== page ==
Ten minutes went by, but still no police. In my five retail stores, spanning four decades, there were false alarms, and the cops always converged in a few minutes, often with shotguns. This was the real thing, but so far, there was no hint of the cavalry to the rescue. The robber turned, creating a second opportunity. Maybe I hadn’t hit the button hard enough? Very fast, I pushed it again, and returned my hands to the desk. To avoid false alarms, I had put thin scotch tape over the recessed hole of each of 20 buttons, easy to punch through if needed. Both times I jammed the button so hard, it hurt. Outside the large windows, there was no sign of law enforcement – something was wrong. This robber was the most dangerous kind, a nervous amateur, taking too long to complete his business. A pro would have been out in three minutes, tops.
The robber, with a $100,000 haul, turned to leave, but, when in the cage, just 15 feet from me, he swirled, shouted more threats, and pointed his gun. He might shoot at any second, I felt I had to do something; this terror had gone far enough. Everyone in the store, including an elderly lady and a young boy, was frozen with fear. I had no experience with guns in any crisis situation, but something came over me, compelling me to act. This creep wasn’t going to hurt anyone – not today. What if I did nothing and someone got shot? Still worse, what if I did take action – and someone got hurt, or killed? Even good motives can cause great harm; the road to hell is paved with good intentions.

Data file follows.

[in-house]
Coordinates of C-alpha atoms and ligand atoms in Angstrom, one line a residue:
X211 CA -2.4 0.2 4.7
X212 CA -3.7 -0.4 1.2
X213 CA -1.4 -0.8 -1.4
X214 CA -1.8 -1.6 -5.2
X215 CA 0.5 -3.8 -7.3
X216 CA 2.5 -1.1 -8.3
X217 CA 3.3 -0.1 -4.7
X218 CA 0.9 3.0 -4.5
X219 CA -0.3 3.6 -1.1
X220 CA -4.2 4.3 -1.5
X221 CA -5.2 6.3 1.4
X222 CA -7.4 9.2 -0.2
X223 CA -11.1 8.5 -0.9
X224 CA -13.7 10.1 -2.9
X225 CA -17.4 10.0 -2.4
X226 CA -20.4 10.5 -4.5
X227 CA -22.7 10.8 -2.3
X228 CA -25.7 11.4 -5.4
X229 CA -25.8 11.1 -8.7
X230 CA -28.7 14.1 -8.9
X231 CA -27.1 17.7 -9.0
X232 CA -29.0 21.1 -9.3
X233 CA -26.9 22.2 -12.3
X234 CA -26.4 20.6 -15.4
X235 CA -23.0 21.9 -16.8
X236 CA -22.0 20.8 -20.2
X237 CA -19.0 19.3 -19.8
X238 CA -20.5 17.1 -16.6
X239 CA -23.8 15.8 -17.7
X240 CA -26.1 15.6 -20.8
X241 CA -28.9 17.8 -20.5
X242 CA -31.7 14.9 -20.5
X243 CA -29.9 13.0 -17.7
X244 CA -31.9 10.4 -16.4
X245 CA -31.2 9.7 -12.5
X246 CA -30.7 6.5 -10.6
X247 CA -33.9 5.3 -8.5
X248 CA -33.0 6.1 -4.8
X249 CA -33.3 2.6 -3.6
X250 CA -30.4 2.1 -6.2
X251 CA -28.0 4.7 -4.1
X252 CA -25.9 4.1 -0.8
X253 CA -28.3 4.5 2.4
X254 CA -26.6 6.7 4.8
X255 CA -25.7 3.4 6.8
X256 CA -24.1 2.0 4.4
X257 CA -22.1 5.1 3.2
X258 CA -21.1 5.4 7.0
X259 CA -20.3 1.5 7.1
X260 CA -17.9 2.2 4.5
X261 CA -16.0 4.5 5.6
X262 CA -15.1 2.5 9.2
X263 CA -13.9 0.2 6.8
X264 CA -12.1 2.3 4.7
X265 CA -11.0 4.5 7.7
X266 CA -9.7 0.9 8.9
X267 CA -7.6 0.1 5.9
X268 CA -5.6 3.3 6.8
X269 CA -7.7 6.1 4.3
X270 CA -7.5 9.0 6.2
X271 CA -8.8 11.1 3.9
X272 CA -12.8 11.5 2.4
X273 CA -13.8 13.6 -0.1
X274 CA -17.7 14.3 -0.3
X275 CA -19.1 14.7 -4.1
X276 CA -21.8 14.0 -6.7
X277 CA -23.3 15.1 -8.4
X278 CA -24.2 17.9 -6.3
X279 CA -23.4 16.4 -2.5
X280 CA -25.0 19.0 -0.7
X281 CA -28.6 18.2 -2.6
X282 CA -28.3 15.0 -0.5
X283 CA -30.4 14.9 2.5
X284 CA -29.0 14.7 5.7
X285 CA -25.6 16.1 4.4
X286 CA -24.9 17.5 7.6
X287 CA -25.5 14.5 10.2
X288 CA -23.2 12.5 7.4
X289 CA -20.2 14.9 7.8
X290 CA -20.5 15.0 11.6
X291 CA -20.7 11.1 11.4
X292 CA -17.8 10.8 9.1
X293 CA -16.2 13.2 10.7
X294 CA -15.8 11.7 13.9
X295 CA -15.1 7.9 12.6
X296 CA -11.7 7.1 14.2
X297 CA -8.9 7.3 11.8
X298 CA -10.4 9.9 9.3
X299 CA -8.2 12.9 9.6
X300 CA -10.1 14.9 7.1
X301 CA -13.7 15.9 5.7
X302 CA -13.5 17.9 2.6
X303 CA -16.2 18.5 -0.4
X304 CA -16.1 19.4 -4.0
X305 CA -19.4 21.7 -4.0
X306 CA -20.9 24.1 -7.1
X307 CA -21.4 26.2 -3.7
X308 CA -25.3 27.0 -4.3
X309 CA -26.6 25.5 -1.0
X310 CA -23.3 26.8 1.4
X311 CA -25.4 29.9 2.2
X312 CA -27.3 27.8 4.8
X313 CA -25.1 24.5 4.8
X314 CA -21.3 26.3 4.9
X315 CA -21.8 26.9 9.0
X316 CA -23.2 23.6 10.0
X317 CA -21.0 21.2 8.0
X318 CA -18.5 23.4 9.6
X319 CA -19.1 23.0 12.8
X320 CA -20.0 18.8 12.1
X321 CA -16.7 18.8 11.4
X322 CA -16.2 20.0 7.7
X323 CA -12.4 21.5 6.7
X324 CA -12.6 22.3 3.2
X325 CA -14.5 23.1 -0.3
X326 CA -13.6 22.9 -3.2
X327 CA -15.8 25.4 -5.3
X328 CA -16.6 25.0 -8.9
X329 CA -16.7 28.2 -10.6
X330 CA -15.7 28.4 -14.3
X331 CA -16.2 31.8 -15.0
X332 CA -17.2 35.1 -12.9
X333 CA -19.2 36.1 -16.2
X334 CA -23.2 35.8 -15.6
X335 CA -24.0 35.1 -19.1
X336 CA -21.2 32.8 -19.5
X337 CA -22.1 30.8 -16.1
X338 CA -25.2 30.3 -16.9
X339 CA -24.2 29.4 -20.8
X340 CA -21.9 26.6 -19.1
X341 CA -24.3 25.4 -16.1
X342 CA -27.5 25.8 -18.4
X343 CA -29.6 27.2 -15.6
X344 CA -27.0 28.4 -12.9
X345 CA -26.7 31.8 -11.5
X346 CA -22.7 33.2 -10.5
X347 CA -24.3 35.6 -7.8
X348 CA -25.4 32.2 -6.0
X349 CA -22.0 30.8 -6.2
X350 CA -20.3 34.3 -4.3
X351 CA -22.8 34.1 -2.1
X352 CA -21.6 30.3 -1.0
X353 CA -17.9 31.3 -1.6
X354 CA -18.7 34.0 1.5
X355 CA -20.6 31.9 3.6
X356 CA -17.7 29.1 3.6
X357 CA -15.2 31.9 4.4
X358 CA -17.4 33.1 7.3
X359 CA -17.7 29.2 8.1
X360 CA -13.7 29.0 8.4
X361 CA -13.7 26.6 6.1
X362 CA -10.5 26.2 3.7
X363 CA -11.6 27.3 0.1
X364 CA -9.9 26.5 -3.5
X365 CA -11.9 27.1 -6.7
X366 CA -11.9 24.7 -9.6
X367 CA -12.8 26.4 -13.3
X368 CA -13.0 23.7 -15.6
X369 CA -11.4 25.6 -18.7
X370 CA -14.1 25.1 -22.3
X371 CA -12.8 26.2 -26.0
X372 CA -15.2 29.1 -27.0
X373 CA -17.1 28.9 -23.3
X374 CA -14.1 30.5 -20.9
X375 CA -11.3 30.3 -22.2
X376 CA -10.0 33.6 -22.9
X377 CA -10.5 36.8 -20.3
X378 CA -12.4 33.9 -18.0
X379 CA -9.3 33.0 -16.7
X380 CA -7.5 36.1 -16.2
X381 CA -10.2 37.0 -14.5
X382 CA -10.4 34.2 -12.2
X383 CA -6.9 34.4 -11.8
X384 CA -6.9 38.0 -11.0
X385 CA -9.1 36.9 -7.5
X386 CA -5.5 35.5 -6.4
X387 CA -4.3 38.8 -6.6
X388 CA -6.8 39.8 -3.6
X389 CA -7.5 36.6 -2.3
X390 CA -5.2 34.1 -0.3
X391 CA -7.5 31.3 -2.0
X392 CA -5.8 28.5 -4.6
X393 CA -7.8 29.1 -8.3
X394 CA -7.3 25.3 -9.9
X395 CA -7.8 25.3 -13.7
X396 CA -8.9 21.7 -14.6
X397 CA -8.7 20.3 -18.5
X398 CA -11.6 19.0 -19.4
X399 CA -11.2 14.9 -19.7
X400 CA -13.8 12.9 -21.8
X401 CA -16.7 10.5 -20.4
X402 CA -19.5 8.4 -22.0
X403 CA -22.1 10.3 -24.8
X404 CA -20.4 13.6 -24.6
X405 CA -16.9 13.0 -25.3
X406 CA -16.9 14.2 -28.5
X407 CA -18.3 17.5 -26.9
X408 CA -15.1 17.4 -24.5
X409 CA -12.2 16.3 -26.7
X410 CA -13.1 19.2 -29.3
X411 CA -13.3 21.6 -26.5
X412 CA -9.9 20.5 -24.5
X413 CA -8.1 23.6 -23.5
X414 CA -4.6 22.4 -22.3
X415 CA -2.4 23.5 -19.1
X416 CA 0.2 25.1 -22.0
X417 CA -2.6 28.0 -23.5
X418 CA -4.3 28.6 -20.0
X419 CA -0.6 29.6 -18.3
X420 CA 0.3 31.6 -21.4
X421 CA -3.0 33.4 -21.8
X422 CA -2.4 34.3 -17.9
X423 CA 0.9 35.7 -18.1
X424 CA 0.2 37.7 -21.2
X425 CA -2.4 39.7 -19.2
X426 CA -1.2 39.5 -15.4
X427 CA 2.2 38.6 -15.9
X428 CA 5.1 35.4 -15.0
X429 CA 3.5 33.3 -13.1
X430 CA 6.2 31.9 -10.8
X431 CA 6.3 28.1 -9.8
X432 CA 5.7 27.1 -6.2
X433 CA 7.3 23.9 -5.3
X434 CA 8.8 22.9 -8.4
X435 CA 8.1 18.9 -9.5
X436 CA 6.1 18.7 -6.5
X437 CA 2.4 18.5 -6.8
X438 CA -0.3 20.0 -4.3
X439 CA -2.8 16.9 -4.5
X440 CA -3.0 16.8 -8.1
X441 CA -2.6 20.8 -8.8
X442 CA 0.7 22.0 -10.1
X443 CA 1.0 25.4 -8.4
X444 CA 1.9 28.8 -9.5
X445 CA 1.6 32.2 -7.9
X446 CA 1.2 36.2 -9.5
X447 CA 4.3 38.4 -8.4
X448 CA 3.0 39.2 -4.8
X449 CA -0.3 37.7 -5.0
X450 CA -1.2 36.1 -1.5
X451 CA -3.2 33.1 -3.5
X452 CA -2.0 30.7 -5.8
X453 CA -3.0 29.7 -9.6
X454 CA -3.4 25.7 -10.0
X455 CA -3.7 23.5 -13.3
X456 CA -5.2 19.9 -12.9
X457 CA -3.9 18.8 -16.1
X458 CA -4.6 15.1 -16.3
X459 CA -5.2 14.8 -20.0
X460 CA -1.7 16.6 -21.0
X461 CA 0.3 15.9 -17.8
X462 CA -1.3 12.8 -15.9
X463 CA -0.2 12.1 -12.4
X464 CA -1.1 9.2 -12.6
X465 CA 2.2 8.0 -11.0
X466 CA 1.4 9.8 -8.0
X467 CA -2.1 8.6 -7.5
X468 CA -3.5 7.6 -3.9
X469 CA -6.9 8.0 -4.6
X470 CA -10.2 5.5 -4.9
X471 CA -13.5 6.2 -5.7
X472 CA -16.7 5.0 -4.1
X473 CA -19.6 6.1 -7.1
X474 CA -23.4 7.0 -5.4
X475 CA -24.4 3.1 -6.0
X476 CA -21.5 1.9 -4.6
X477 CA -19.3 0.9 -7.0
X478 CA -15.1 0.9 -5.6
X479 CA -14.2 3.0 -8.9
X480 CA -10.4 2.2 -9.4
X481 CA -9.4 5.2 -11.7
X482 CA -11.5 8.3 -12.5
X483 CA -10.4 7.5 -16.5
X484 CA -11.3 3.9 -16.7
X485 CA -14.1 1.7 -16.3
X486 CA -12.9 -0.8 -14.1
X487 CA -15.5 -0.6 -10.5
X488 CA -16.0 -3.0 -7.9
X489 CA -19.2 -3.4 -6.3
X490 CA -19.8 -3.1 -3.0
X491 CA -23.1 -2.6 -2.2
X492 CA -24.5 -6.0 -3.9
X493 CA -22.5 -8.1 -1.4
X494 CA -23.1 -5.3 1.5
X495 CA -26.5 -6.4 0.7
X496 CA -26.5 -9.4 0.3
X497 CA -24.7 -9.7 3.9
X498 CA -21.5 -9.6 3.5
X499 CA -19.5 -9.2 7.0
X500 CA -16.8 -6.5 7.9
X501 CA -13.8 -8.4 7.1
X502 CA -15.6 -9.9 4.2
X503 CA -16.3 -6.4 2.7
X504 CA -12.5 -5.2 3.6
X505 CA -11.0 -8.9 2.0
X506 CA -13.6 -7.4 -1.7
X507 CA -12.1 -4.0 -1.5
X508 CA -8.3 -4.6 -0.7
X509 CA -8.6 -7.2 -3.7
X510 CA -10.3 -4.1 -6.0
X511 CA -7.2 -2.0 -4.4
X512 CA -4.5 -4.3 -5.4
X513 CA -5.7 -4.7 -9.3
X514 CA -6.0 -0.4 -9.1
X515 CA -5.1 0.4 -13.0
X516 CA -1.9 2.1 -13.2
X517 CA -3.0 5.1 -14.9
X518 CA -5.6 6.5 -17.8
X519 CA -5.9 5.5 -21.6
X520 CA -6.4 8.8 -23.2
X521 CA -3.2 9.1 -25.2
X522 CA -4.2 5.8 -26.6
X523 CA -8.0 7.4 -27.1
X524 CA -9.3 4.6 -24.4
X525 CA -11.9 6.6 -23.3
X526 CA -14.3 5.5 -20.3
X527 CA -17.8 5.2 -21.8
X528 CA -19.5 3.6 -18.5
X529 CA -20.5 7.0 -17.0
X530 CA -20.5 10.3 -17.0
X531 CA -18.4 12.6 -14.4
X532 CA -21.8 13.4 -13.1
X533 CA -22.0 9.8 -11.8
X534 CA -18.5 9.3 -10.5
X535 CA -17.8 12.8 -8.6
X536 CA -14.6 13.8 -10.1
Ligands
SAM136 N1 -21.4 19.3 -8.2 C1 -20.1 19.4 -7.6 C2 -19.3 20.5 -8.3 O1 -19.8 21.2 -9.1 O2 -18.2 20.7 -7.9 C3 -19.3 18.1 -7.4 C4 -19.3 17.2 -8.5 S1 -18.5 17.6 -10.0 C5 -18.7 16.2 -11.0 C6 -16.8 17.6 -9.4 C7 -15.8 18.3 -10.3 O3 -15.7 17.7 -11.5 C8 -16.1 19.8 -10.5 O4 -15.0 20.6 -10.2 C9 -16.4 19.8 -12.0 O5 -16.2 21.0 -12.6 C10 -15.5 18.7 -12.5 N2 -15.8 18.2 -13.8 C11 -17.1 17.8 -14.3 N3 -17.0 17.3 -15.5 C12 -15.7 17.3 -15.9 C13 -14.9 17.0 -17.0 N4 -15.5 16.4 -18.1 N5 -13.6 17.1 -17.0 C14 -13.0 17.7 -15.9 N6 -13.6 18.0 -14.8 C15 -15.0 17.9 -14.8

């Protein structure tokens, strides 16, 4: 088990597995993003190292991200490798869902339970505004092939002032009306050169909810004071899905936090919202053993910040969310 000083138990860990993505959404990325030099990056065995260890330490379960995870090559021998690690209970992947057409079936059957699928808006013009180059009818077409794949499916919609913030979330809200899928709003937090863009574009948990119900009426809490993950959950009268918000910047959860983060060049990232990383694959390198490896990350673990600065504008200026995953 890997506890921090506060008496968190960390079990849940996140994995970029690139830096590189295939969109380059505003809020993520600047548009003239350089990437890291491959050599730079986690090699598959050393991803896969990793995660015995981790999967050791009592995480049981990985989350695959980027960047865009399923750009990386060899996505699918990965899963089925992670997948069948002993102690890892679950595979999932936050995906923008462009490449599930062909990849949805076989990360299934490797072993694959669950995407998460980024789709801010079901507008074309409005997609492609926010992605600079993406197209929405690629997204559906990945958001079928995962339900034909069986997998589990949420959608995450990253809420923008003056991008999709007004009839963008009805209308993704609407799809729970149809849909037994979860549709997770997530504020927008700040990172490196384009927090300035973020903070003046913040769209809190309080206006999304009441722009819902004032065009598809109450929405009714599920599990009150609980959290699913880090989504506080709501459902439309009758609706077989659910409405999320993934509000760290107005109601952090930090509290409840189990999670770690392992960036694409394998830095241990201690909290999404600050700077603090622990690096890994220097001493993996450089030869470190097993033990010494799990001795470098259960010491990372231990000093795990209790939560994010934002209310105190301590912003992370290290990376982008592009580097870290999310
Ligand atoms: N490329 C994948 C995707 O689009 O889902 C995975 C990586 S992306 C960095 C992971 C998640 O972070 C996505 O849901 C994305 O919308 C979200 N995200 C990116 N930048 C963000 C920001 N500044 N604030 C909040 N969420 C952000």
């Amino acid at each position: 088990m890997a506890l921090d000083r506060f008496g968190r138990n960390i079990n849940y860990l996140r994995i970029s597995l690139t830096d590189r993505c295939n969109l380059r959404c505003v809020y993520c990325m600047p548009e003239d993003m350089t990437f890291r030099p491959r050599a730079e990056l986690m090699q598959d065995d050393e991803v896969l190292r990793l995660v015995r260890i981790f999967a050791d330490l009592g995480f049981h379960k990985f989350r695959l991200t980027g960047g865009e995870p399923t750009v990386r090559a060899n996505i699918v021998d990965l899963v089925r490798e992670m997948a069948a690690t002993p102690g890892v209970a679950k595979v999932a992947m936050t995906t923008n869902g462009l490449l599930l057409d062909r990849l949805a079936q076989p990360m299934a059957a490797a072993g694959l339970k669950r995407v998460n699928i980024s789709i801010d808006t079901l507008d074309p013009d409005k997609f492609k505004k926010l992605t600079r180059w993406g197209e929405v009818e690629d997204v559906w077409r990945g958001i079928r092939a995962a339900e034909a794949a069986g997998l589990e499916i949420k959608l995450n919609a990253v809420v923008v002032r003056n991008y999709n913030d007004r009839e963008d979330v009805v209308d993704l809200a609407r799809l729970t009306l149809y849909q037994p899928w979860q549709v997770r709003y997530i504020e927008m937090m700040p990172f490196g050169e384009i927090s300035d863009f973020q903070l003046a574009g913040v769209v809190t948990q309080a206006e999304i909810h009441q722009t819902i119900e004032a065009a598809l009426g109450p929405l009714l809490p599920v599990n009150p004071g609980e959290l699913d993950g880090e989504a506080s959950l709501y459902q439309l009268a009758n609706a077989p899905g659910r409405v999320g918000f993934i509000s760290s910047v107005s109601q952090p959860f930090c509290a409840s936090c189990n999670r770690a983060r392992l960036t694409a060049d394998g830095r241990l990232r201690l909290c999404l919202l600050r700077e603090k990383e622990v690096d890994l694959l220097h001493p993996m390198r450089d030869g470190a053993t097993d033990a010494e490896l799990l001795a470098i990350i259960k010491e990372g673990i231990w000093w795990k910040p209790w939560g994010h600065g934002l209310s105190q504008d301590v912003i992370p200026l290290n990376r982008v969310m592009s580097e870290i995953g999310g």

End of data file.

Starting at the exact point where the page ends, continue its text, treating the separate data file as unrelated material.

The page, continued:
In a few seconds, I made four mistakes, as my three beautiful daughters’ faces flashed in my mind. The first, I pulled a 380 Remington semi-automatic from my desk, released the safety, stood up, outstretched my arms, aimed, and shouted “Drop the gun or I’ll blow your head off!” The gun was in my right hand, with my left hand cupped underneath, after watching a lifetime of police shows. He pointed his gun right at me. I fired one shot, so loud it still hurts my ears today. My second blunder was warning him, which, when facing a loaded gun, I was under no obligation to do. My third error was firing only once – I should have emptied the clip. My fourth mistake, I remained standing, like an idiot, his clear target, after the shot caused everyone, except the robber, to drop to the floor. Better keep my day job; I’m not cut out for this.